In-home healthcare can be incredibly challenging, both in terms of obtaining the proper type and covering the substantial costs. The good news is that Medicare offsets some of these costs. If you are enrolled in either Part A (hospital insurance) or Part B (medical insurance), covered services include:

  • intermittent skilled nursing care
  • physical therapy
  • continued occupational services
  • speech language pathology

Home health coverage may also include:

  • medical social services
  • part time home health aide services
  • medical supplies for home use
  • some injectable drugs
  • durable medical equipment (wheel chairs, powered wheelchairs, scooters, lift chairs)

What does Medicare not cover? When it comes to home health services, 24-hours per day care, delivered meals, homemaker services, and personal care are not covered. These will have to be paid out of pocket.

Eligibility requirements

If you are already enrolled in Medicare Part A or Part B, you will still need to meet a few eligibility requirements. You must be under the care of a physician, and you must be receiving care services established and regularly reviewed by that physician. You must need intermittent skilled nursing care other than just drawing blood. You also must be homebound. However, you are allowed to leave your home for medical treatment or for short absences for non-medical reasons like attending religious services. Your home health agency (the business that coordinates your services and doctor orders) must be certified by Medicare. If you need physical therapy, speech language pathology, or continued occupational therapy services, your doctor must certify that these services are medically necessary for an effective treatment program.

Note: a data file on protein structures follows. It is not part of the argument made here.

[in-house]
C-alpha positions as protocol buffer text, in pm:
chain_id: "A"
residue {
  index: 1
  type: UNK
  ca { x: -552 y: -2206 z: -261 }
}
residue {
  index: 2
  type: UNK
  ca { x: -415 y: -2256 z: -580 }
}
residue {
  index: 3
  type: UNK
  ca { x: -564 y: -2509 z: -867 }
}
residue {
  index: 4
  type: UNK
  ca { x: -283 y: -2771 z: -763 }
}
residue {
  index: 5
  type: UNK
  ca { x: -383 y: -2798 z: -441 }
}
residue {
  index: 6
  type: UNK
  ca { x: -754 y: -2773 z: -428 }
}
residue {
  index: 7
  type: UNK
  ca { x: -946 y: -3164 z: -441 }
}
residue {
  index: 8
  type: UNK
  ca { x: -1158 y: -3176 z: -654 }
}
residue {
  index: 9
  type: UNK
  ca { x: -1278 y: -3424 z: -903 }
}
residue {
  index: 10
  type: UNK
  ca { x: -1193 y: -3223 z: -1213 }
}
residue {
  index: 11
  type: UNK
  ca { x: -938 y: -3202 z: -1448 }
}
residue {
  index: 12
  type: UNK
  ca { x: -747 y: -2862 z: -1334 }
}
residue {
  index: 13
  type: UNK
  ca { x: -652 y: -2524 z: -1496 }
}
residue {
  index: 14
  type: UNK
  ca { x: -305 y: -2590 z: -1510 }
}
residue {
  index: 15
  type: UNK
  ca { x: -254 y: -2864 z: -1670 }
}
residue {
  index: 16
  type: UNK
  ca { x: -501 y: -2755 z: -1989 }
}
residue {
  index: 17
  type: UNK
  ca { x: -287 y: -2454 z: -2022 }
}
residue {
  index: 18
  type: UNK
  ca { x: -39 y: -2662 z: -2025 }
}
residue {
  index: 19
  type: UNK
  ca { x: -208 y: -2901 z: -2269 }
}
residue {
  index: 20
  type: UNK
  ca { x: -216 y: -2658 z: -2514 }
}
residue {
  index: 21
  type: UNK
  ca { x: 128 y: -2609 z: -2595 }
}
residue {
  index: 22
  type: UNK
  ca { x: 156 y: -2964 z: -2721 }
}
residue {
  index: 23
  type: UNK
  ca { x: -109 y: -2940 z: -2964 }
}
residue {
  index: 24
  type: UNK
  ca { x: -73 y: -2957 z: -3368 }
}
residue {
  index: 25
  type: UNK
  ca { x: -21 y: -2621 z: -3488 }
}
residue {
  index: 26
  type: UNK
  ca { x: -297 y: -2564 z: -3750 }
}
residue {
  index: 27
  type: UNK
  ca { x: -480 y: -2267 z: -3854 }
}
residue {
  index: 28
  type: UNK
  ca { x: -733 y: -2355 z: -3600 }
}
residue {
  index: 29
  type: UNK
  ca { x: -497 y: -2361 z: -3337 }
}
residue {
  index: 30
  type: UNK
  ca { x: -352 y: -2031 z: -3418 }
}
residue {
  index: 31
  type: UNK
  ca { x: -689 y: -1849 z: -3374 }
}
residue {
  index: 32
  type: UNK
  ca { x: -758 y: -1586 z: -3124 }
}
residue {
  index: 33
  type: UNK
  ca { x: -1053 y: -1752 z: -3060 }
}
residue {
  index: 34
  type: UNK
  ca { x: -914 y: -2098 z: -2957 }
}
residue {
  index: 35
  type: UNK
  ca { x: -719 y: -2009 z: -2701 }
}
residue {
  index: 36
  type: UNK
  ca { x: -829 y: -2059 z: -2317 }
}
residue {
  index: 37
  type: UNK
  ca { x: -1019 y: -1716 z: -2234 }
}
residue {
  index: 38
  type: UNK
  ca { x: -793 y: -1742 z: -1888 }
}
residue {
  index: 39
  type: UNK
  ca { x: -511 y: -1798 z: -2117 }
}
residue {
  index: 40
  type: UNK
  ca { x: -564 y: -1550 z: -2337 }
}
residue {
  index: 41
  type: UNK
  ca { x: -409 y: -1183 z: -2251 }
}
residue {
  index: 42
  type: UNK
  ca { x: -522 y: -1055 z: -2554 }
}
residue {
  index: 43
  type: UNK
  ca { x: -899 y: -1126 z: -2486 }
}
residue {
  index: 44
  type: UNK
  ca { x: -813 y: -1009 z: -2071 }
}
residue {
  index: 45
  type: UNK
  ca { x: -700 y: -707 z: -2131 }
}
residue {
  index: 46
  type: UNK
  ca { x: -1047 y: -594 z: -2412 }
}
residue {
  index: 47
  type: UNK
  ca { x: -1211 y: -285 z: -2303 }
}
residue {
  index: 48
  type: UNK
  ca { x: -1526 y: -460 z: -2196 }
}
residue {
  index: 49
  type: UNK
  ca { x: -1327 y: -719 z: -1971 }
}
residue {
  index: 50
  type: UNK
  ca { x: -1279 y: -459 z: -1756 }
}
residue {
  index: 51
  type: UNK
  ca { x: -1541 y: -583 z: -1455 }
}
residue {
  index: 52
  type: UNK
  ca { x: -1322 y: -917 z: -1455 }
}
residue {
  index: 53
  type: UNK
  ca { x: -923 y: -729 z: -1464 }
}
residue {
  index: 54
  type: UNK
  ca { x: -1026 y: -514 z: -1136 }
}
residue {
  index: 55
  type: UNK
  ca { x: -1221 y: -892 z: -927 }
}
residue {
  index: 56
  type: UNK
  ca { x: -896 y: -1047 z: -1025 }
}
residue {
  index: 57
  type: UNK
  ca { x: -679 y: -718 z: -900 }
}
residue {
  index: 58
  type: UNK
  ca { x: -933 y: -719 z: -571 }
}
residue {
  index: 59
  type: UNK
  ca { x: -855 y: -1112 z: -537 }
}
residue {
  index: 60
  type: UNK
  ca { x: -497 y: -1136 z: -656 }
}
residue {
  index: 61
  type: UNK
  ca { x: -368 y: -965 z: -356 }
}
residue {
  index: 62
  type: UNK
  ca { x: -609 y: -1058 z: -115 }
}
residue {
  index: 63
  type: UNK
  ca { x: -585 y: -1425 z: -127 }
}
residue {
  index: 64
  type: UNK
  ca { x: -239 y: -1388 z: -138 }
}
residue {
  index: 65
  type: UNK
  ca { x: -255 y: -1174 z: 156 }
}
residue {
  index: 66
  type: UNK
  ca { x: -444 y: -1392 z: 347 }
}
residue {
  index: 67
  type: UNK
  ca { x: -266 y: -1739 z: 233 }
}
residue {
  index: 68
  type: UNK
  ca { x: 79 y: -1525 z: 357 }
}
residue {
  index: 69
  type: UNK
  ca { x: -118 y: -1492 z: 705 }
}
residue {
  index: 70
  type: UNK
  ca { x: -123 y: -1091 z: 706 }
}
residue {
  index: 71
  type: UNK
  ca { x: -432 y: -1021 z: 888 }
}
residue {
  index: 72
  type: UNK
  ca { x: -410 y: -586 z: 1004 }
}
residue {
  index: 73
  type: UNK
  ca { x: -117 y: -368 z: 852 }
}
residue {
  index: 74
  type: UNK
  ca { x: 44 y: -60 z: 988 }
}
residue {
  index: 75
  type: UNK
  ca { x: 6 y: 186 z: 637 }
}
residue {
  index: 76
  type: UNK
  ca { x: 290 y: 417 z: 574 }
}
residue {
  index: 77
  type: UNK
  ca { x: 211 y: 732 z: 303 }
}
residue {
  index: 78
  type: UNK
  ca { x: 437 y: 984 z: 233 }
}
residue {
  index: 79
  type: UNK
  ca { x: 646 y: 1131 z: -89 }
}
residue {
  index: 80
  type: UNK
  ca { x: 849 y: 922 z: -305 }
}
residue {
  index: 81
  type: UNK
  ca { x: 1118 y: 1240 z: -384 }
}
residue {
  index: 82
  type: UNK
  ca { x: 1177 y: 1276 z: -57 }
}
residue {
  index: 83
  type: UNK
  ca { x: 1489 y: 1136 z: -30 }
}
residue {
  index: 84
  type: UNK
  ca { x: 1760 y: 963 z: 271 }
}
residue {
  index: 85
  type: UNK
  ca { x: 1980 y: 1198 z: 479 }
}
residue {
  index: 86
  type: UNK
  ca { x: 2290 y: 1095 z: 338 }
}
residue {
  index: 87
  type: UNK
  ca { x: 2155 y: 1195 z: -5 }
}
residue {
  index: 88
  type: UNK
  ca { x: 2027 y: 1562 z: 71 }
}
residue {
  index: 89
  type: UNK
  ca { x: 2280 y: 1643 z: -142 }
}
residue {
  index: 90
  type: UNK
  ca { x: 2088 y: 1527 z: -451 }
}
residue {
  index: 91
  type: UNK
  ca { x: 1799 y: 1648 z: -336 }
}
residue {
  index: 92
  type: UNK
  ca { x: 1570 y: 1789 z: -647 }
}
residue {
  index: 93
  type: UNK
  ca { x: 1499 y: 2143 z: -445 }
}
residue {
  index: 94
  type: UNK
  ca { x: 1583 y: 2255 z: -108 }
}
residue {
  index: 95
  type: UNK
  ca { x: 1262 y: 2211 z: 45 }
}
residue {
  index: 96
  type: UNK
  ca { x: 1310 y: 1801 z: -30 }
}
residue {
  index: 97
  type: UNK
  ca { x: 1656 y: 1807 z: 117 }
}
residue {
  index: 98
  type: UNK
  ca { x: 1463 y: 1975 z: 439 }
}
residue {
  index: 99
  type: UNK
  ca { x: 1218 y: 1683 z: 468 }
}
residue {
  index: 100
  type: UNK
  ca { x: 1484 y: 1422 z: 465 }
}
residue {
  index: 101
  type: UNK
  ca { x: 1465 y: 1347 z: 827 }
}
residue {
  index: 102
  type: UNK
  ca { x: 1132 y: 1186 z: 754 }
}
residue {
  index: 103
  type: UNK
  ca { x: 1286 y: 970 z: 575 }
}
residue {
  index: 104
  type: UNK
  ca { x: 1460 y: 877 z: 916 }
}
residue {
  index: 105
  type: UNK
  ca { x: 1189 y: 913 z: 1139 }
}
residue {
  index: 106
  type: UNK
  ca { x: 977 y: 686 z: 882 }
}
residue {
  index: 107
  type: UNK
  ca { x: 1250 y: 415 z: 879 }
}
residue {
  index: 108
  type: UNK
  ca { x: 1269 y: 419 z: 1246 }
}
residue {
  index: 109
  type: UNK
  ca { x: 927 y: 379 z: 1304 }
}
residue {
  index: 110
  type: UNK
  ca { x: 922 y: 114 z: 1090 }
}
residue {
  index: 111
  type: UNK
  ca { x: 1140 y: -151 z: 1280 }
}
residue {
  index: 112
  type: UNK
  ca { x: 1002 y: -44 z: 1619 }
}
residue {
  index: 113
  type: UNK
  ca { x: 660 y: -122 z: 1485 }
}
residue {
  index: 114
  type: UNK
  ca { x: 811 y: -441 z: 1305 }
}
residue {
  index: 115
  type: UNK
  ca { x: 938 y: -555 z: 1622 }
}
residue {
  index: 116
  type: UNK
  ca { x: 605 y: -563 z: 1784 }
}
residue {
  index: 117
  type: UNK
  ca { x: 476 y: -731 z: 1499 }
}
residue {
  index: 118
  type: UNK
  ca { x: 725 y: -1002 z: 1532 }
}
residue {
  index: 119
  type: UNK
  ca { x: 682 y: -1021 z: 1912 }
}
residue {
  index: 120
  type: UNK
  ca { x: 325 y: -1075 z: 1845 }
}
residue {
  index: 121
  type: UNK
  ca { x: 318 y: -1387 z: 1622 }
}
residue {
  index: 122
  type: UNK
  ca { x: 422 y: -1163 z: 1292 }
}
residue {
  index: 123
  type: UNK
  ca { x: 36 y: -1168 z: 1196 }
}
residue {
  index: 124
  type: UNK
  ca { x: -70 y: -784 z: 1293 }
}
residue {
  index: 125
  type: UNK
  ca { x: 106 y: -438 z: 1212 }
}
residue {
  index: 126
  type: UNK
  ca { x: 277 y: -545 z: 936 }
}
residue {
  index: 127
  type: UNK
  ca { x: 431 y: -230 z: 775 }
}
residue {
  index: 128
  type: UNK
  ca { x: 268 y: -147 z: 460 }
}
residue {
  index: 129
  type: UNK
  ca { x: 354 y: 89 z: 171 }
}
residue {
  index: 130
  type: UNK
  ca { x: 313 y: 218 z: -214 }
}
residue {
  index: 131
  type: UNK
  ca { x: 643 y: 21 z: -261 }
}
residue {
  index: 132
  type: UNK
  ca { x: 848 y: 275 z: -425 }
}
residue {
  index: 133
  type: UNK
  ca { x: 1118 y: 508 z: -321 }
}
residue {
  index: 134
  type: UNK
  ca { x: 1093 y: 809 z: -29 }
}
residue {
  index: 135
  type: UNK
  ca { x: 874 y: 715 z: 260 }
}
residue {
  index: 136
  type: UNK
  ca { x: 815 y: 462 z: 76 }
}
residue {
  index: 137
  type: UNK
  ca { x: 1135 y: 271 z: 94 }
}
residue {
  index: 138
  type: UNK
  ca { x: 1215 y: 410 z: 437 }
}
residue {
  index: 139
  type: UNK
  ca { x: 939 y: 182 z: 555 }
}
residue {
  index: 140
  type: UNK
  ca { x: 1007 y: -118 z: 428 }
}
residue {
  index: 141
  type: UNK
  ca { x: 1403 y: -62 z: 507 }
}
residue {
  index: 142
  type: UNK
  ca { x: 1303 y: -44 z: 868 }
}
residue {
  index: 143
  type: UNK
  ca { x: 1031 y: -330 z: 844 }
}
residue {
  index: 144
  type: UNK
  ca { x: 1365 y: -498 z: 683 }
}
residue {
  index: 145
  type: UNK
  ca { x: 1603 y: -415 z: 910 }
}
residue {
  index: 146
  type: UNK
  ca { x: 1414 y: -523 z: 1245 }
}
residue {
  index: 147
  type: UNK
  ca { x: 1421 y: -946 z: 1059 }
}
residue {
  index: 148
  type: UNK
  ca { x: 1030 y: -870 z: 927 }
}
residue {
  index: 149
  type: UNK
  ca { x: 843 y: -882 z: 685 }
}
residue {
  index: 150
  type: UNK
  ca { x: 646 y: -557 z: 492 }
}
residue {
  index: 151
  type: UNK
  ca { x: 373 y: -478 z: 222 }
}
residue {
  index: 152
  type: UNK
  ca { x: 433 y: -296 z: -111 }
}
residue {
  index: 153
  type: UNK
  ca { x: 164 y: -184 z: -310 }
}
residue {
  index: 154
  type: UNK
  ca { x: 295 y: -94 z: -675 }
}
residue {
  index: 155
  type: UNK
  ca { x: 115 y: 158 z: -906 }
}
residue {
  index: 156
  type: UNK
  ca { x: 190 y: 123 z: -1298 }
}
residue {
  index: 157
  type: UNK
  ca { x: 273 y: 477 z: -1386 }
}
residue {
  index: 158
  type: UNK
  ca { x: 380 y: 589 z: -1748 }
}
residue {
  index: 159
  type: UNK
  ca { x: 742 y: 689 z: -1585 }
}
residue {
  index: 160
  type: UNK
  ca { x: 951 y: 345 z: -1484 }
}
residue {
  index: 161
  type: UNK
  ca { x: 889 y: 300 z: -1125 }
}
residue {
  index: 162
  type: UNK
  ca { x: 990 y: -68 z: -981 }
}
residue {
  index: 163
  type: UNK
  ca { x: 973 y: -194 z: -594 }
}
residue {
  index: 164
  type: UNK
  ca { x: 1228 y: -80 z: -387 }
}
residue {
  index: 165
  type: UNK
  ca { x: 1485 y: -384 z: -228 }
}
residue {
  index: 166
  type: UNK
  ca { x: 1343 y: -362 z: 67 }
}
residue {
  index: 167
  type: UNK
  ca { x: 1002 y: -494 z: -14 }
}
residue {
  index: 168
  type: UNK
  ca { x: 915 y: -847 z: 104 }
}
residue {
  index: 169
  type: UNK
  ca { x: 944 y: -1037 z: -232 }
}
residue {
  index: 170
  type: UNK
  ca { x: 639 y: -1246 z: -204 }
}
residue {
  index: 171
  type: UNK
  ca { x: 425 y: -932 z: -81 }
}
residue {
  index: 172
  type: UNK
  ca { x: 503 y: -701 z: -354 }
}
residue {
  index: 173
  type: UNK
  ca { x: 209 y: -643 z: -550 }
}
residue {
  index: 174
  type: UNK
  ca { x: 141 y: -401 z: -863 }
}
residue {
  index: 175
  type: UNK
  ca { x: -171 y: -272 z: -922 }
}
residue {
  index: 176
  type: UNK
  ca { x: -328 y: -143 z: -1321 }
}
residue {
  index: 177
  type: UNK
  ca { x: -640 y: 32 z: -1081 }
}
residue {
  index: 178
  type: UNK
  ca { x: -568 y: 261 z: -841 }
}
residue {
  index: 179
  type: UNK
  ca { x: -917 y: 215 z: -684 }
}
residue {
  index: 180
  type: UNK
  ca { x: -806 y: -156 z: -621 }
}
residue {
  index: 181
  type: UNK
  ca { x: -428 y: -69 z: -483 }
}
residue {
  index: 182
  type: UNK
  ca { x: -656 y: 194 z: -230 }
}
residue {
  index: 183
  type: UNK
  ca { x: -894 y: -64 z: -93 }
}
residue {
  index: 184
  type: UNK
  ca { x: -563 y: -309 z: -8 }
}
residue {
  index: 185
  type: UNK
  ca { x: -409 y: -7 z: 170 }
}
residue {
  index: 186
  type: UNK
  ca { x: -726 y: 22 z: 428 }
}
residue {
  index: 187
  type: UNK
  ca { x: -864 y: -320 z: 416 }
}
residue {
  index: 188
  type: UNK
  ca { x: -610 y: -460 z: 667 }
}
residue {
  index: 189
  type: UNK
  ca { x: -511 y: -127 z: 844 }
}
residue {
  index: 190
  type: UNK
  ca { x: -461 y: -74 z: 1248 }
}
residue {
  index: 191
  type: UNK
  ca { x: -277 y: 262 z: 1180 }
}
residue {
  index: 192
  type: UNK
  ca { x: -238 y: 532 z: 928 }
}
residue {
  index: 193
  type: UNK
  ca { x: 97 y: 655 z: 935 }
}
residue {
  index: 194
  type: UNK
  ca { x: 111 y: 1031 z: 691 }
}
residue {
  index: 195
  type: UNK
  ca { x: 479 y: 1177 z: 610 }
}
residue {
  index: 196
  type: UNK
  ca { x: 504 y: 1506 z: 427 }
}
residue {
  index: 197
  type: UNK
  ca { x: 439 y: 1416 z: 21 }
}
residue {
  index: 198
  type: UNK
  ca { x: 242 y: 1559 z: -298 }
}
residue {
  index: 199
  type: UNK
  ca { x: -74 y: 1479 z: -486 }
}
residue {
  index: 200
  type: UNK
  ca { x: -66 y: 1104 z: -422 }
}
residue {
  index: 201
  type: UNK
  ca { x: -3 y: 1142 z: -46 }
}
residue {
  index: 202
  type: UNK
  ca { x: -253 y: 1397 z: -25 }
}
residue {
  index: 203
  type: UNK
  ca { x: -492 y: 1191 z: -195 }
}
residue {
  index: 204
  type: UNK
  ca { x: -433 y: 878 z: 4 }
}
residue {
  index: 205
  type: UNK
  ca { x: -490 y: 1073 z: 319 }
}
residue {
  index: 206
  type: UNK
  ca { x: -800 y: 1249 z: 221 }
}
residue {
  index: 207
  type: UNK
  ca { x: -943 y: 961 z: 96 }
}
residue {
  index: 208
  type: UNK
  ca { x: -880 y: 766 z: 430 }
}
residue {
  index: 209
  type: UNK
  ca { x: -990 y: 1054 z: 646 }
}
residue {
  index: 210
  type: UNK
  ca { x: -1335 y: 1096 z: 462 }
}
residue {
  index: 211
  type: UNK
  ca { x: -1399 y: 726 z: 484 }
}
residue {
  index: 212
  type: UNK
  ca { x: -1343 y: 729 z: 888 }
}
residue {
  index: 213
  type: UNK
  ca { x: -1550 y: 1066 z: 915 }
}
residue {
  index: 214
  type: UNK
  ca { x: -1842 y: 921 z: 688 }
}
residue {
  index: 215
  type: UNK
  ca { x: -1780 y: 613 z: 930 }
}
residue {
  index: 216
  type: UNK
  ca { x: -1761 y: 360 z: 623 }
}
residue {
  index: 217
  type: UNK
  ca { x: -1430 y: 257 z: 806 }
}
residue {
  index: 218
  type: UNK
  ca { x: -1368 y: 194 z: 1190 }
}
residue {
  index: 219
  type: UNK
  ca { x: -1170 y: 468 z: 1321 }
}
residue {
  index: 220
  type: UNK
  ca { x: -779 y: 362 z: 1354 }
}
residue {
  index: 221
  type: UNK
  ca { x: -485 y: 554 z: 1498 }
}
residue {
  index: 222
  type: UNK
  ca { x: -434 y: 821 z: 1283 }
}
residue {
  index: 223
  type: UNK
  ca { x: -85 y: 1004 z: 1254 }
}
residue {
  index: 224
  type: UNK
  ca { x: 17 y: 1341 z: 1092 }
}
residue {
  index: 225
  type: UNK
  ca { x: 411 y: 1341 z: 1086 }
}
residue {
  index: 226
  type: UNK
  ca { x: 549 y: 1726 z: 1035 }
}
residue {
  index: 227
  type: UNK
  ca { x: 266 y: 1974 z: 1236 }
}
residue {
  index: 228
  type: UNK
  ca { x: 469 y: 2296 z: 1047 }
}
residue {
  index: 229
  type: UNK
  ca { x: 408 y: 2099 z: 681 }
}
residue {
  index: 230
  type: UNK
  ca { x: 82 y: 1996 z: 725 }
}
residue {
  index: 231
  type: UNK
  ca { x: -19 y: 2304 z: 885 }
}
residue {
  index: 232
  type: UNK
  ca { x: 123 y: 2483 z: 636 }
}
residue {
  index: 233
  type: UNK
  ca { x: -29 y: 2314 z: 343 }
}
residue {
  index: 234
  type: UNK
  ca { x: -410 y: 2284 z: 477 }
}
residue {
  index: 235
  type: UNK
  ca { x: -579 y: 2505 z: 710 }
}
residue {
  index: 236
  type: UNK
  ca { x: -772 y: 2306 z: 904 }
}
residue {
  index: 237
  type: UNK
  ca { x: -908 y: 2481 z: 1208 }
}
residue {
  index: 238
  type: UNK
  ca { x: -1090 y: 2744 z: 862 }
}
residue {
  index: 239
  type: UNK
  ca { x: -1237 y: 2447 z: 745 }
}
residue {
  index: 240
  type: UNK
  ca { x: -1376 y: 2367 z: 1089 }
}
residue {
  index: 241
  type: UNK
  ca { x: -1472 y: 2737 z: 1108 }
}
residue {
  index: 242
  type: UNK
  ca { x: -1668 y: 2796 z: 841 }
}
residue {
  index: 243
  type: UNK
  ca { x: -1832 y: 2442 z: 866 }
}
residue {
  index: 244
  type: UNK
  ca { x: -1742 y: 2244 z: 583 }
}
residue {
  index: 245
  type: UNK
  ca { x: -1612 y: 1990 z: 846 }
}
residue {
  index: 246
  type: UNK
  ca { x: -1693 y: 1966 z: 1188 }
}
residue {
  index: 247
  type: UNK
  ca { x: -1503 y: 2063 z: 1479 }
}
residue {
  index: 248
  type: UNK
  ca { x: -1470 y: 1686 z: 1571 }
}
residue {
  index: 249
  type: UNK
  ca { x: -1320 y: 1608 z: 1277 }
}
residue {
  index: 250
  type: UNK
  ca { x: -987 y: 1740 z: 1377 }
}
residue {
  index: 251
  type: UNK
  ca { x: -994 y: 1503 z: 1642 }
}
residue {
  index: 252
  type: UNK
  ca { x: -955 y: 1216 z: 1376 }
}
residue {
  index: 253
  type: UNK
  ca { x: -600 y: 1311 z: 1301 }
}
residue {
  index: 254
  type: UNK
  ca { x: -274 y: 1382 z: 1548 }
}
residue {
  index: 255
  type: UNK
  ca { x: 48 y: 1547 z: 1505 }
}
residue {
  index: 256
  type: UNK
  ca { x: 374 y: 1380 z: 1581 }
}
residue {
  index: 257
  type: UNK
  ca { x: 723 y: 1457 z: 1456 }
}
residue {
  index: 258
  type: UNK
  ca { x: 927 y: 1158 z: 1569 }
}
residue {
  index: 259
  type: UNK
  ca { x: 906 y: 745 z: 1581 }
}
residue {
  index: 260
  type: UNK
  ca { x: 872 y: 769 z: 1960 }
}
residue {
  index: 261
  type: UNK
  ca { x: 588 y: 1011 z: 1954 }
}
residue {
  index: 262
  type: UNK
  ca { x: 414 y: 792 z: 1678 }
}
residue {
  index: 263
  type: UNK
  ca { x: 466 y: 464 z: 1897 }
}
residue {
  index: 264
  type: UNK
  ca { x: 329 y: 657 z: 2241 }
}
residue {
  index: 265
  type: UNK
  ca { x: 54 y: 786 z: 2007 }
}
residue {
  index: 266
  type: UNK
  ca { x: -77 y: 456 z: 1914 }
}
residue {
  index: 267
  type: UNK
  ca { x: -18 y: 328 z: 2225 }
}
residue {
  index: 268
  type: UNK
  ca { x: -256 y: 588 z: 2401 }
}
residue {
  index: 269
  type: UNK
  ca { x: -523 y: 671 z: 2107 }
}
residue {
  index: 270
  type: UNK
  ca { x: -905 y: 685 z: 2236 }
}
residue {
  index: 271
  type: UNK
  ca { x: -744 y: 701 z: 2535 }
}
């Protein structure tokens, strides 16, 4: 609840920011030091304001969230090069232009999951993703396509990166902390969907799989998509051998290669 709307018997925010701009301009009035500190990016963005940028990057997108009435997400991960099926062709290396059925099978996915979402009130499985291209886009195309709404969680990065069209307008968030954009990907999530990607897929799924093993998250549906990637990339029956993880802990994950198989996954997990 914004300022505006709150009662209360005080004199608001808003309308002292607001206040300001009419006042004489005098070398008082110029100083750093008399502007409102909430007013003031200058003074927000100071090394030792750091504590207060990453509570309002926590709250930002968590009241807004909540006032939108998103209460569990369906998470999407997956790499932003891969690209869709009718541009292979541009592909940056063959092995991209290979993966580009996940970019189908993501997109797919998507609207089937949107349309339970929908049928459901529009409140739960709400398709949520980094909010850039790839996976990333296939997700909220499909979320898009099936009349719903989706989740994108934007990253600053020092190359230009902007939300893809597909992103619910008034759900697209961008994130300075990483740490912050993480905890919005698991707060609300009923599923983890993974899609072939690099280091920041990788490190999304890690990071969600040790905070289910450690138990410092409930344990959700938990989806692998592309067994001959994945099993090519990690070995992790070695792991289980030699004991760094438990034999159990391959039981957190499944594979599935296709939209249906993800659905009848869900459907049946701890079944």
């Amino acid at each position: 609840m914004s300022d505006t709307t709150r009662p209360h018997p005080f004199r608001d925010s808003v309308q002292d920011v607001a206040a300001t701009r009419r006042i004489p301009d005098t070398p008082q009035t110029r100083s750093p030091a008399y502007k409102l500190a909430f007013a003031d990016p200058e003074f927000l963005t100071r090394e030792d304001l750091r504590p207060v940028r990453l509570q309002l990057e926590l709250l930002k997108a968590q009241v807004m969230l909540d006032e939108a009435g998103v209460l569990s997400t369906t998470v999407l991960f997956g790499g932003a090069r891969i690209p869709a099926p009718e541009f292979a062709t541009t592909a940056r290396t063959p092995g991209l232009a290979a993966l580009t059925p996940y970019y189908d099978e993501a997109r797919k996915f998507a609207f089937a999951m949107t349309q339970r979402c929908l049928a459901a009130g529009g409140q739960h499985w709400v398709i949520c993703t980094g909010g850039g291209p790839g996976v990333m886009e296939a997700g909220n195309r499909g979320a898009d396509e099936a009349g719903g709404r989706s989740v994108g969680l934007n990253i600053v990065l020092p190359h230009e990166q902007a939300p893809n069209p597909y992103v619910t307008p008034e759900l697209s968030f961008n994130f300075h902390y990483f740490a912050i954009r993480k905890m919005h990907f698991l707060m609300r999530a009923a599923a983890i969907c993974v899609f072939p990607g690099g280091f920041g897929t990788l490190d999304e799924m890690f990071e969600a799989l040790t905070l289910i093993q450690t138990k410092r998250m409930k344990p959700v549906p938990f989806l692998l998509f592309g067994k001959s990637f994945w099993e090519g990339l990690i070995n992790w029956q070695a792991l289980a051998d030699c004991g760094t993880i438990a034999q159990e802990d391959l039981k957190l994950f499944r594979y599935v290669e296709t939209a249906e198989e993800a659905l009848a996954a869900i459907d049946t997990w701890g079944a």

The amount, frequency, and time period of these services must be “reasonable.” The decision of what is reasonable is at Medicare’s discretion. Finally, your eligibility also requires one of the following:

  • Your condition be expected to improve in a “reasonable and predictable” period of time (as determined by Medicare).
  • You need a skilled therapist to develop a maintenance program for your condition.
  • You need a skilled therapist to safely and effectively do maintenance therapy for your condition.

You will not be eligible for Medicare’s home health benefit plan if you need more than part-time or intermittent skilled nursing care.

Durable equipment coverage

Medicare’s website states that Part A or Part B coverage will cost you nothing for home health care services. For durable medical equipment like wheelchairs, powered wheelchairs, scooters, or lift chairs, you’ll usually pay 20% of the Medicare-approved amount for each piece of equipment. The Medicare-approved amount is usually the maximum value that Medicare assigns to a given piece of equipment. For example, you may need a wheelchair that costs $400 from the manufacturer. However, Medicare has only approved the amount of $300 for that chair. You’ll have to pay the difference of $100 plus 20% of the $300 Medicare-approved amount ($60) for a total of $160.

Contact your doctor and a local home health agency to determine if you have the proper coverage. The agency will tell you how much Medicare will pay as well as if they offer services that Medicare doesn’t cover. The agency should also provide you with a notice called the Home Health Advance Beneficiary Notice before giving you services or supplies that Medicare doesn’t cover.

by Lindsay Malzone, Lindsay Malzone is the Medicare expert for She's been contributing to many well-known publications as an industry expert since 2017. Her passion is educating Medicare beneficiaries on all their supplemental Medicare options so they can make an informed decision on their healthcare coverage.